The requested resource (/media/ksfr/header/pb/header.html) is not available
Last updated 3:39PM ET
May 24, 2018
Search NewsRoom
Search NewsRoom
go
Advanced Search
Tools
Tools
KSFR Local
KSFR Local
Sept. 22 First official of Santa Fe Indian School to talk (Podcast)
(2008-09-22)


--------------------

Catch the news director's blog

--------------------
(KSFR) - -- On a Monday morning back in August, numbers of Santa Feans driving by the Indian School on Cerrillos Road were surprised to see piles of rubble where several dozen buildings had been for nearly a hundred years. Over the weekend, the 19 Indian Pueblos who are in charge of the Santa Fe Indian School had bulldozed them down.

Weeks of media stories raised question after question about what happened. Who made the decision? Why? If there was asbestos was it properly taken care of? In fact, the state's environment secretary offered his department's help in checking air quality in the area (thank you, it wasn't needed, they said).

Then came questions from the State's Historic Preservation Office. Why weren't they consulted? After all, that office is listed in an act of Congress as a go-to point when it comes to cultural affairs of the Indian Pueblos when land is still under the supervision of the federal Bureau of Indian Affairs. No satisfactory answer there either after the BIA said their hands were tied by the 2000 act of congress that transferred control of the school to the pueblos. Oddly, in that same letter, the Bureau of Indian Affairs said no actual transfer had taken place. Heads are still being scratched over that one. Sen. Jeff Bingaman's office offered no advice.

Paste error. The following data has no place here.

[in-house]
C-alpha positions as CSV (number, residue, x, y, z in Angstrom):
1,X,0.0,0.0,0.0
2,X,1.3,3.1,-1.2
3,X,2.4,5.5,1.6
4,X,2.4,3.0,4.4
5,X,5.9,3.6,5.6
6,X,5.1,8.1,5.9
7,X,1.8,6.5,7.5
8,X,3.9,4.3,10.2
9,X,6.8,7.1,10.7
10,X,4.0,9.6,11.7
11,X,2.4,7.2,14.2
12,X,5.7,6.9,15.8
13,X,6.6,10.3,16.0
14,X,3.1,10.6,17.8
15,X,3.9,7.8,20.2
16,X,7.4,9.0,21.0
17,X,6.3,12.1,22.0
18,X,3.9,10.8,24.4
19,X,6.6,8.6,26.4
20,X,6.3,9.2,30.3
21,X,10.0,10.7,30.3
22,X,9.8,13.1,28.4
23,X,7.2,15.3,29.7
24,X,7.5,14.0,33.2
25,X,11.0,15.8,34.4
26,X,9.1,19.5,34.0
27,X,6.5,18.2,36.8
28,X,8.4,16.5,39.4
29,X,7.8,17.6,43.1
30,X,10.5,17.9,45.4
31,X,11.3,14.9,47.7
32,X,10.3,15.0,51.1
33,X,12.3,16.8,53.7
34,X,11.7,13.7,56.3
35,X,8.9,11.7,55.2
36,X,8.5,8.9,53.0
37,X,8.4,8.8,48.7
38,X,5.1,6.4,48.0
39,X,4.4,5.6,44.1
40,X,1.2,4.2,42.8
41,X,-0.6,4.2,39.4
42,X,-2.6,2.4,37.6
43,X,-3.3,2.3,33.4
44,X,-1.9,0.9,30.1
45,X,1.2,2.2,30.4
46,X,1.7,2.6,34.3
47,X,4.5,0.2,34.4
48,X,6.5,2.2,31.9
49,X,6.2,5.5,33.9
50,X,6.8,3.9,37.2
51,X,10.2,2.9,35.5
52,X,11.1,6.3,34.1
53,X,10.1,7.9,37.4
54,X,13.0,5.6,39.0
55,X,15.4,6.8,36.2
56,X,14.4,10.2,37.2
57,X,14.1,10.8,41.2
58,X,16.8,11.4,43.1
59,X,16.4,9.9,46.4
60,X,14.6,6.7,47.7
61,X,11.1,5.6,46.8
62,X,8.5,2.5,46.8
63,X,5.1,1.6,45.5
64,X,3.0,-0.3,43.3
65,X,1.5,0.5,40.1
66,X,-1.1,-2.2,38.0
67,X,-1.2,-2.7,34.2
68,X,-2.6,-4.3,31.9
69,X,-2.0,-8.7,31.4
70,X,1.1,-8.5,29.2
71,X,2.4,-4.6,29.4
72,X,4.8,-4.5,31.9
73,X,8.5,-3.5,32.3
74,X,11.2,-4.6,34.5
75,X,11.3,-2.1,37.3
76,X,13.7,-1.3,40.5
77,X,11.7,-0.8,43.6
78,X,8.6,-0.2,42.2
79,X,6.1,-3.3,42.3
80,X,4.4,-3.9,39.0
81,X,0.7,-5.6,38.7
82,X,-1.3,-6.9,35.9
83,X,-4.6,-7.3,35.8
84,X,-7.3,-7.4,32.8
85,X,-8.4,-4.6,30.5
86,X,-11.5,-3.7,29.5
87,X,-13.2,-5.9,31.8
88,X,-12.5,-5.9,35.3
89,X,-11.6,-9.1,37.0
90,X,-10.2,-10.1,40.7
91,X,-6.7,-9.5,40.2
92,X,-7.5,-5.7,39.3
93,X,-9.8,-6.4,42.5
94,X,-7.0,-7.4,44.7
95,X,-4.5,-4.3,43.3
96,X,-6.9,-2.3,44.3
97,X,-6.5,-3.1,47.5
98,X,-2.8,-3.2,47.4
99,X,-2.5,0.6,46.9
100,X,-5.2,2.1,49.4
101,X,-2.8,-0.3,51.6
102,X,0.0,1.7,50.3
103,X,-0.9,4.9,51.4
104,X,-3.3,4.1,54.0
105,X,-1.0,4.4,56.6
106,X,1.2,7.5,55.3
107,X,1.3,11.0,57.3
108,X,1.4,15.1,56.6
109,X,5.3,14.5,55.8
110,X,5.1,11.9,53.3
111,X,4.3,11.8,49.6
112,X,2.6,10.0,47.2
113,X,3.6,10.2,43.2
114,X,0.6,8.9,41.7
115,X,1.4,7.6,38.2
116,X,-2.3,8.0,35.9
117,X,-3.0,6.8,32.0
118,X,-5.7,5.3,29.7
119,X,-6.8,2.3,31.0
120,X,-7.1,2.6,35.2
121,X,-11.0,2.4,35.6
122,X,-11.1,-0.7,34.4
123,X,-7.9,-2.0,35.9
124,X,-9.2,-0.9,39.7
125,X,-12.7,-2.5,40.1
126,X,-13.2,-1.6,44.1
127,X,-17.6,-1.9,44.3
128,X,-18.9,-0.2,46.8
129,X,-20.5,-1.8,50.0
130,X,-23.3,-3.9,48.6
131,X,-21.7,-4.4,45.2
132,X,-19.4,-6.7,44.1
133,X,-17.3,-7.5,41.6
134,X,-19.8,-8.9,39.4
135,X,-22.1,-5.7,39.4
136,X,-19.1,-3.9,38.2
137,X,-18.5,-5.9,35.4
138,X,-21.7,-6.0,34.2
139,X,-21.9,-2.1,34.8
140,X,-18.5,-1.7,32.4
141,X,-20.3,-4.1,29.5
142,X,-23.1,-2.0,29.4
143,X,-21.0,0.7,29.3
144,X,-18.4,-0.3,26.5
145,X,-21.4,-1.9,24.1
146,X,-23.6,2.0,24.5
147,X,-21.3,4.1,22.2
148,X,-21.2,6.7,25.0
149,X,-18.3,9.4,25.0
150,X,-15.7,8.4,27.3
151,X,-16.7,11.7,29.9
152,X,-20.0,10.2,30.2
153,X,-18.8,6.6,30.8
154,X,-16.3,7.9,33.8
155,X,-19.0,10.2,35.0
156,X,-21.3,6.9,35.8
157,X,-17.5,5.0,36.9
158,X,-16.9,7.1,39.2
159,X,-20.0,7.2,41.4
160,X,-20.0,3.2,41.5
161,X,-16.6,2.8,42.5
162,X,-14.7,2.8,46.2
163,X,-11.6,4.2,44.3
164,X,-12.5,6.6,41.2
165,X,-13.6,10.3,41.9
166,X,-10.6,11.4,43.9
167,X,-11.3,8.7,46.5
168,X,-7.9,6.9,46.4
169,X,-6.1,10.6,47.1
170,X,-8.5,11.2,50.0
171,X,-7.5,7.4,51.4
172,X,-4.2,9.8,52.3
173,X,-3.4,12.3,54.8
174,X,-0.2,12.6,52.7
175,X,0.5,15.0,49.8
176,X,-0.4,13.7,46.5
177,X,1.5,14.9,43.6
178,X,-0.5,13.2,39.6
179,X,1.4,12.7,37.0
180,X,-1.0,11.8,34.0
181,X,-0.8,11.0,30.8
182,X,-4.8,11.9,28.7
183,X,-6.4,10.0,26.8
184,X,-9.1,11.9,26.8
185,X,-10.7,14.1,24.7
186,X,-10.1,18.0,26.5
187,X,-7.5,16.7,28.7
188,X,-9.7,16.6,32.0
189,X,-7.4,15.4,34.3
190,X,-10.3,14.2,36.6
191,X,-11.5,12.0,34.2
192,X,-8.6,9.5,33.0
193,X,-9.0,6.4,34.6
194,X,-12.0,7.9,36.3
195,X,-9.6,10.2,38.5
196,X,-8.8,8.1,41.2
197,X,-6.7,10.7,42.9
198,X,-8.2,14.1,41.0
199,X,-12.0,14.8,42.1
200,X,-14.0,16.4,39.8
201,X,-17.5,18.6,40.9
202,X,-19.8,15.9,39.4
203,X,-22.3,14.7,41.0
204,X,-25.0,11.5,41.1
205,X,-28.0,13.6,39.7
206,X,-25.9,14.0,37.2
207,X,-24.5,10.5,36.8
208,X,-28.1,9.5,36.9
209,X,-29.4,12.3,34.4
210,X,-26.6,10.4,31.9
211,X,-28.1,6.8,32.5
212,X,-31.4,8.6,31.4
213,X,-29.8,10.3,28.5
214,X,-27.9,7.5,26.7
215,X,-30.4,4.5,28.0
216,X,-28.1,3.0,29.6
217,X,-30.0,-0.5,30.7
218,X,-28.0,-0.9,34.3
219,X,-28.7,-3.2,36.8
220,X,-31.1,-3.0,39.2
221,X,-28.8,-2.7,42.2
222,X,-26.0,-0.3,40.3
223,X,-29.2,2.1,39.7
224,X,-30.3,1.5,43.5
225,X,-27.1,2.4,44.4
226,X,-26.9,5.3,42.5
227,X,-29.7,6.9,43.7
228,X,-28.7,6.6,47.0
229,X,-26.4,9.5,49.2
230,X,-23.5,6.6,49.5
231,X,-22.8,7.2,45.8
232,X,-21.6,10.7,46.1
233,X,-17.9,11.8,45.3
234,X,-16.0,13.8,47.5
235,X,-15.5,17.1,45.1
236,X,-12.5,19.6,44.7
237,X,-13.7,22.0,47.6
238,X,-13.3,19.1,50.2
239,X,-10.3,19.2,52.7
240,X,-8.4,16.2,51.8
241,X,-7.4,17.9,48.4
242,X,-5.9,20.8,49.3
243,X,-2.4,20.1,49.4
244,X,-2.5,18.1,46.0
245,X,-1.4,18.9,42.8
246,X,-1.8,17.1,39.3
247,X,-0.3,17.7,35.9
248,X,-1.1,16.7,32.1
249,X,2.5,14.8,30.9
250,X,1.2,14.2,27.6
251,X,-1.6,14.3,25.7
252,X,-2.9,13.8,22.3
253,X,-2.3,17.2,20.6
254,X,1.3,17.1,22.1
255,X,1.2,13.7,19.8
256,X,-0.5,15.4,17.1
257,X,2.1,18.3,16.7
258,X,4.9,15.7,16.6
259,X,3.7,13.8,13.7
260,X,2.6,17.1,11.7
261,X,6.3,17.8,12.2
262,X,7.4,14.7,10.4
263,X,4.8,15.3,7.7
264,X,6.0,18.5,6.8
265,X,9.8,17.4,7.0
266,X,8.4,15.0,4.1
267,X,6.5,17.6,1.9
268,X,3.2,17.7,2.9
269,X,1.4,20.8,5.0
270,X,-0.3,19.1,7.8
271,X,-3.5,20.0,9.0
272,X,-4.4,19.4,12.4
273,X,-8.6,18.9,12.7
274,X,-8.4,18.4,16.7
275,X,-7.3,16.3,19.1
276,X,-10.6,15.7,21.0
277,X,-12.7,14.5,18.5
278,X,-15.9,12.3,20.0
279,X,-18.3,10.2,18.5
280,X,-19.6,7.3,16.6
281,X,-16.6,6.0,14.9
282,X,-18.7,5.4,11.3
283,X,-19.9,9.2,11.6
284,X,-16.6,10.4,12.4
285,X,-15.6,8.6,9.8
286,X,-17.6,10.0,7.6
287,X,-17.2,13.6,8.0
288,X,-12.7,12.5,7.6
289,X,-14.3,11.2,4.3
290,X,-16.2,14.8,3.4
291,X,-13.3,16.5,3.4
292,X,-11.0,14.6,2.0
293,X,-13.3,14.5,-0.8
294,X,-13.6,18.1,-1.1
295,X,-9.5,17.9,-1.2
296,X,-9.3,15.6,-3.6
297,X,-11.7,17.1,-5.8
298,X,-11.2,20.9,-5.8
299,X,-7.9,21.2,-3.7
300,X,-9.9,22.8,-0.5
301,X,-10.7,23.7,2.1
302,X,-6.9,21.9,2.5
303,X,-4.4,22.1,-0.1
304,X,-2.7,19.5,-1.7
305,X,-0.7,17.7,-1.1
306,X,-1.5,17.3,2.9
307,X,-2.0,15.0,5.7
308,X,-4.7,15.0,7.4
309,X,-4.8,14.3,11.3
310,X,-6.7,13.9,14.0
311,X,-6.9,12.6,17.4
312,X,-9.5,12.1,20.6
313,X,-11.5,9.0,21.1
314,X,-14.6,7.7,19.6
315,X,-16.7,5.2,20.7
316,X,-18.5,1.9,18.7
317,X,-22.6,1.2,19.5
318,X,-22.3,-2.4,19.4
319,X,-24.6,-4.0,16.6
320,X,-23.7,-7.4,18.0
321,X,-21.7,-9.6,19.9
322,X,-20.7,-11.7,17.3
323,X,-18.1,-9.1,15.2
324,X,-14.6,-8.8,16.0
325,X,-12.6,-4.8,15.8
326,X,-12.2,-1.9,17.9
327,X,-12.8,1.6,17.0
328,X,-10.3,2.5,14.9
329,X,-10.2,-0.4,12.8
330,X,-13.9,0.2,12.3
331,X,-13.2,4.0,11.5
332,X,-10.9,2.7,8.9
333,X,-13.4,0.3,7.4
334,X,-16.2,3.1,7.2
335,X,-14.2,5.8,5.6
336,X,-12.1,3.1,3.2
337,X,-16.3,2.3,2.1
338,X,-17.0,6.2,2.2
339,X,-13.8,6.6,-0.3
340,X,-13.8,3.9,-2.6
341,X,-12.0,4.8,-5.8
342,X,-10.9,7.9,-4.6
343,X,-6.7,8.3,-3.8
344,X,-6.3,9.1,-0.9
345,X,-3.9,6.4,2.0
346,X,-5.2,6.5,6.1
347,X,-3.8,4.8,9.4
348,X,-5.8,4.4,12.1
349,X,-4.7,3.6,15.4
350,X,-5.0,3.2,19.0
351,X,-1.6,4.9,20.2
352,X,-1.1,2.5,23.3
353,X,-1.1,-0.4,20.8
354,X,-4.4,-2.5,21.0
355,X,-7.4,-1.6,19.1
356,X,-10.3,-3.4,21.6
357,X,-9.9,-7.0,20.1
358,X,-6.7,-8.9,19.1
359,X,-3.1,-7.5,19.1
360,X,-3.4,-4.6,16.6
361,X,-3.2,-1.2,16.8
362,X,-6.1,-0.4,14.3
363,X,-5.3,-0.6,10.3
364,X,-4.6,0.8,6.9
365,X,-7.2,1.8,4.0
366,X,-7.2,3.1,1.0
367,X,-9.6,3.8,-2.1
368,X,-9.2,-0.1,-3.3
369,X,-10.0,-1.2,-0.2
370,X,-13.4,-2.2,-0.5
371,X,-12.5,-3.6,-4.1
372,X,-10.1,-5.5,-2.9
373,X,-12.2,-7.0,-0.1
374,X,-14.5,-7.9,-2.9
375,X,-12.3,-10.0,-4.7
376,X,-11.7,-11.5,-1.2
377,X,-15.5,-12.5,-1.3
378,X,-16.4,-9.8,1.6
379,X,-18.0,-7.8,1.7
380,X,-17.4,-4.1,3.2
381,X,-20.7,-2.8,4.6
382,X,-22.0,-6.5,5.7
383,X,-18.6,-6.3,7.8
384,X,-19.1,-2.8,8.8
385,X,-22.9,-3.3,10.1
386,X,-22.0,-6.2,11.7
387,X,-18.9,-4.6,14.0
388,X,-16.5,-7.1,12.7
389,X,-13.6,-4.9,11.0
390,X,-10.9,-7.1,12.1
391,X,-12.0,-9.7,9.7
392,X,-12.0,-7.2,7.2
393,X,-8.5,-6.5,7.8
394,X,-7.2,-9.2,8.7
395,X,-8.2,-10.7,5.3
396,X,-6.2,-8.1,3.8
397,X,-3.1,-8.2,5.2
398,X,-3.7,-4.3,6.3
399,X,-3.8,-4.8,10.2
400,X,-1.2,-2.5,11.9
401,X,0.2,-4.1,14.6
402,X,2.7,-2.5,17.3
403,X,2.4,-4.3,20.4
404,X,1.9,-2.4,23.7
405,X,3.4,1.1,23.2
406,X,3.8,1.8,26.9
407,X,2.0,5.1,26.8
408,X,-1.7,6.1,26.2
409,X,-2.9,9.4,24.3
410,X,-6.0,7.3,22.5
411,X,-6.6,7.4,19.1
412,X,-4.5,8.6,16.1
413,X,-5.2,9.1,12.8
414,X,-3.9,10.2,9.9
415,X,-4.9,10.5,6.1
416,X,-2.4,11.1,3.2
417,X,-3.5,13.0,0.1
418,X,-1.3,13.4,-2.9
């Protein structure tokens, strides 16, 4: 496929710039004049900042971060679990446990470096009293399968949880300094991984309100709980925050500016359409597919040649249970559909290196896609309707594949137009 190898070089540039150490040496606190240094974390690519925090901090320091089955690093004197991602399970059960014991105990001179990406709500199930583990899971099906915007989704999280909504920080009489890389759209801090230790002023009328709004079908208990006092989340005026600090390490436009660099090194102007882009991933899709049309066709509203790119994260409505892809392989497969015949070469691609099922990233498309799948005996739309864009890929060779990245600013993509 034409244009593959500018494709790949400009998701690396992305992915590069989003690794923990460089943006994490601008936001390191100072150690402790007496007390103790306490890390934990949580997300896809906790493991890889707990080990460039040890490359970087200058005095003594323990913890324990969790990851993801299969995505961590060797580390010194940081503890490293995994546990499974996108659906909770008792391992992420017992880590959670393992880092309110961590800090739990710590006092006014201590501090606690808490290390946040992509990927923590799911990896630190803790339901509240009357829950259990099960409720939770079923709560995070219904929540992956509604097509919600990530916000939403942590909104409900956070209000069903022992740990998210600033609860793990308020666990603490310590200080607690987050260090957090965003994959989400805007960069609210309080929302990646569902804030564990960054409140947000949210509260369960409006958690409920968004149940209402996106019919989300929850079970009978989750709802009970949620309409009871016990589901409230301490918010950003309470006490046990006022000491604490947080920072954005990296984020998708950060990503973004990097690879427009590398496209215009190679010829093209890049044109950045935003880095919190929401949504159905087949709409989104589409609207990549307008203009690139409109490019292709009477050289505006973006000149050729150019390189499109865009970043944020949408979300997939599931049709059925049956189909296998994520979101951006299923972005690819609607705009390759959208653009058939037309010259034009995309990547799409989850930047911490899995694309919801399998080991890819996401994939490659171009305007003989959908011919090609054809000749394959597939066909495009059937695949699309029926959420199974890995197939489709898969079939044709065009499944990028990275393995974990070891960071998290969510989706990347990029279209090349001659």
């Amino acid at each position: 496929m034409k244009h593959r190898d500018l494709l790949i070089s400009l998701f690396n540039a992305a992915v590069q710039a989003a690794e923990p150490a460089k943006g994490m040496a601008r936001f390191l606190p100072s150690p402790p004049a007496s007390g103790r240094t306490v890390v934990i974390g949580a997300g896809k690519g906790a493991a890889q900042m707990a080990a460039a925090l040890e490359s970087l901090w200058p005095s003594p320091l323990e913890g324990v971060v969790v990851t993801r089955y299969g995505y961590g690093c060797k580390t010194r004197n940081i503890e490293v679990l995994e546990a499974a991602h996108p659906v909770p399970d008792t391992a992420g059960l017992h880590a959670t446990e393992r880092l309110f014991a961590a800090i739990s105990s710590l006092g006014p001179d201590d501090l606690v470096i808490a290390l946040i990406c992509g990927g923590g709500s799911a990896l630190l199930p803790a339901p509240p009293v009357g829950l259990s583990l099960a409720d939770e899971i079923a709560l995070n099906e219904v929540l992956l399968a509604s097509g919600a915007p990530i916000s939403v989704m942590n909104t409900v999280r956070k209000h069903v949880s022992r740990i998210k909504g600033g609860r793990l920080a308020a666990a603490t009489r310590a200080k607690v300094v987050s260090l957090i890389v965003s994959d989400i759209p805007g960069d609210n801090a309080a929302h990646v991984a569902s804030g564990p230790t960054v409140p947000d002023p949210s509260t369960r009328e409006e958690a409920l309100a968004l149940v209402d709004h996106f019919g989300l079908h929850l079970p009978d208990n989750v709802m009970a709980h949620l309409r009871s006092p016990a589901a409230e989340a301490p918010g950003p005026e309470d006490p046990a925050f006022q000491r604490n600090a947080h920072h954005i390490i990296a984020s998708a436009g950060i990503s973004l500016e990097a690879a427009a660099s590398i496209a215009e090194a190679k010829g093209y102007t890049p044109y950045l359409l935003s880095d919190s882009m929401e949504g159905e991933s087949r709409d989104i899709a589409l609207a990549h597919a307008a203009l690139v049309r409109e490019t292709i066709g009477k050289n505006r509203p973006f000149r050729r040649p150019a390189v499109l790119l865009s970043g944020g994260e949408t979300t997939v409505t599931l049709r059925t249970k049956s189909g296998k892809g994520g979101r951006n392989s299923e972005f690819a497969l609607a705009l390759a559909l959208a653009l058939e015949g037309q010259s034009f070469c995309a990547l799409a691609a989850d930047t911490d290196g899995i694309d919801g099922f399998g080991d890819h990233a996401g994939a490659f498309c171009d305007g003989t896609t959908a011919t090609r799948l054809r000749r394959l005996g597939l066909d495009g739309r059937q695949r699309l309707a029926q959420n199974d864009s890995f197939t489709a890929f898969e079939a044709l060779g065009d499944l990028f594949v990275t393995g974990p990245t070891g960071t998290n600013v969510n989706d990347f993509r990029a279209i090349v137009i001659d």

So it appears the remaining buildings may be coming down in a few weeks. And with them, Depression-era artwork inside. The Indian Pueblos have not spoken to the press at all, relegating that duty to the contractor who's been doing the work.

But now, KSFR has gotten what the first extensive interview with an official of the 19 Indian Pueblos. KSFR's Marion Cox spoke with Gil Vigil who is the tribal liaison with the federal government. Among other things, he reveals that the remaining buildings will be coming down in October.





PODCAST:To get this as a podcast copy and paste the following link into your podcast application:

http://www.publicbroadcasting.net/ksfr/podcasts/220.xml



NEWS BY CELL PHONE:KSFR listeners who might miss the first news at 7 a.m. weekdays on the air now have the chance to get it and listen to it whenever they want it - by cell phone.

------------------------------------------



NEWS ON AIR: Catch our regular hourly newscasts 7 a.m. to 7 p.m. weekdays on the radio or streaming at ksfr.org. At Noon every day, including weekend edition's review of the past week.


JOURNALISM AWARDS.
Check out KSFR's most recent spate of awards.
© Copyright 2018, KSFR